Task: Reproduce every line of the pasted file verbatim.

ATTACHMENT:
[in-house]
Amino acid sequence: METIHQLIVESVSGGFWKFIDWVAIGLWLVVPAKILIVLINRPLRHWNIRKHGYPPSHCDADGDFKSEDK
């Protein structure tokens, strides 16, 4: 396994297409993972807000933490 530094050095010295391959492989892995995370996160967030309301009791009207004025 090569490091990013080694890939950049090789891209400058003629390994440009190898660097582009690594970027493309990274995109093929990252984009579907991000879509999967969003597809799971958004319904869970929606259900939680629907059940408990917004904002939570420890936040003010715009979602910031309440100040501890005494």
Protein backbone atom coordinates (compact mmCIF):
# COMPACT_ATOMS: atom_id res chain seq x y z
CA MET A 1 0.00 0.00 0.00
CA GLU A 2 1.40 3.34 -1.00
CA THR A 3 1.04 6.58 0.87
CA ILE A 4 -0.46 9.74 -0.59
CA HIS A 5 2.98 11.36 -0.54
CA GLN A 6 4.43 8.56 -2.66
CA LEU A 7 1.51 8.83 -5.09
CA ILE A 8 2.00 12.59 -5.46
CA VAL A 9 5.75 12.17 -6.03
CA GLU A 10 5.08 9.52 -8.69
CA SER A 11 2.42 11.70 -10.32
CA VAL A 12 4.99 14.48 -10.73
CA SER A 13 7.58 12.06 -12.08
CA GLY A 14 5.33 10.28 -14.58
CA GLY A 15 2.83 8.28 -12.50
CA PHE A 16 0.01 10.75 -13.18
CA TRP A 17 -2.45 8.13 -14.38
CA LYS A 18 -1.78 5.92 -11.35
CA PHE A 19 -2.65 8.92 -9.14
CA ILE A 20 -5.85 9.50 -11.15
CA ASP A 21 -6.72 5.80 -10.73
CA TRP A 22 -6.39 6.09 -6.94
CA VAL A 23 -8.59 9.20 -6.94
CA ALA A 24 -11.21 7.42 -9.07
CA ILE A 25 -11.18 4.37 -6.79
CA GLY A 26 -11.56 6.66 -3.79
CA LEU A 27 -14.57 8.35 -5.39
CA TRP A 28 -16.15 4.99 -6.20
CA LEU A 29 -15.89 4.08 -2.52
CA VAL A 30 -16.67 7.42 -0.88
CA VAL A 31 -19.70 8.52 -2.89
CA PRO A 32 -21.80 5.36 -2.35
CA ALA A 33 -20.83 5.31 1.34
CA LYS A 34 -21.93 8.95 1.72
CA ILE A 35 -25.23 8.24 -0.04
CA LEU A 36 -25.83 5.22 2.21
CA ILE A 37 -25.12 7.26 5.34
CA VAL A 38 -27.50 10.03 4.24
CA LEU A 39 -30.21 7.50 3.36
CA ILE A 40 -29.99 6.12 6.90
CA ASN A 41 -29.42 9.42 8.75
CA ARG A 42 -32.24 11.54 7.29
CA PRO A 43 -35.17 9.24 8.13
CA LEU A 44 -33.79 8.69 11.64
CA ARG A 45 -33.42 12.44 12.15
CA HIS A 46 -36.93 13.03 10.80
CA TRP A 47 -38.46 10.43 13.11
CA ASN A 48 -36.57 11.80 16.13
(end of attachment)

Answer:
[in-house]
Amino acid sequence: METIHQLIVESVSGGFWKFIDWVAIGLWLVVPAKILIVLINRPLRHWNIRKHGYPPSHCDADGDFKSEDK
């Protein structure tokens, strides 16, 4: 396994297409993972807000933490 530094050095010295391959492989892995995370996160967030309301009791009207004025 090569490091990013080694890939950049090789891209400058003629390994440009190898660097582009690594970027493309990274995109093929990252984009579907991000879509999967969003597809799971958004319904869970929606259900939680629907059940408990917004904002939570420890936040003010715009979602910031309440100040501890005494």
Protein backbone atom coordinates (compact mmCIF):
# COMPACT_ATOMS: atom_id res chain seq x y z
CA MET A 1 0.00 0.00 0.00
CA GLU A 2 1.40 3.34 -1.00
CA THR A 3 1.04 6.58 0.87
CA ILE A 4 -0.46 9.74 -0.59
CA HIS A 5 2.98 11.36 -0.54
CA GLN A 6 4.43 8.56 -2.66
CA LEU A 7 1.51 8.83 -5.09
CA ILE A 8 2.00 12.59 -5.46
CA VAL A 9 5.75 12.17 -6.03
CA GLU A 10 5.08 9.52 -8.69
CA SER A 11 2.42 11.70 -10.32
CA VAL A 12 4.99 14.48 -10.73
CA SER A 13 7.58 12.06 -12.08
CA GLY A 14 5.33 10.28 -14.58
CA GLY A 15 2.83 8.28 -12.50
CA PHE A 16 0.01 10.75 -13.18
CA TRP A 17 -2.45 8.13 -14.38
CA LYS A 18 -1.78 5.92 -11.35
CA PHE A 19 -2.65 8.92 -9.14
CA ILE A 20 -5.85 9.50 -11.15
CA ASP A 21 -6.72 5.80 -10.73
CA TRP A 22 -6.39 6.09 -6.94
CA VAL A 23 -8.59 9.20 -6.94
CA ALA A 24 -11.21 7.42 -9.07
CA ILE A 25 -11.18 4.37 -6.79
CA GLY A 26 -11.56 6.66 -3.79
CA LEU A 27 -14.57 8.35 -5.39
CA TRP A 28 -16.15 4.99 -6.20
CA LEU A 29 -15.89 4.08 -2.52
CA VAL A 30 -16.67 7.42 -0.88
CA VAL A 31 -19.70 8.52 -2.89
CA PRO A 32 -21.80 5.36 -2.35
CA ALA A 33 -20.83 5.31 1.34
CA LYS A 34 -21.93 8.95 1.72
CA ILE A 35 -25.23 8.24 -0.04
CA LEU A 36 -25.83 5.22 2.21
CA ILE A 37 -25.12 7.26 5.34
CA VAL A 38 -27.50 10.03 4.24
CA LEU A 39 -30.21 7.50 3.36
CA ILE A 40 -29.99 6.12 6.90
CA ASN A 41 -29.42 9.42 8.75
CA ARG A 42 -32.24 11.54 7.29
CA PRO A 43 -35.17 9.24 8.13
CA LEU A 44 -33.79 8.69 11.64
CA ARG A 45 -33.42 12.44 12.15
CA HIS A 46 -36.93 13.03 10.80
CA TRP A 47 -38.46 10.43 13.11
CA ASN A 48 -36.57 11.80 16.13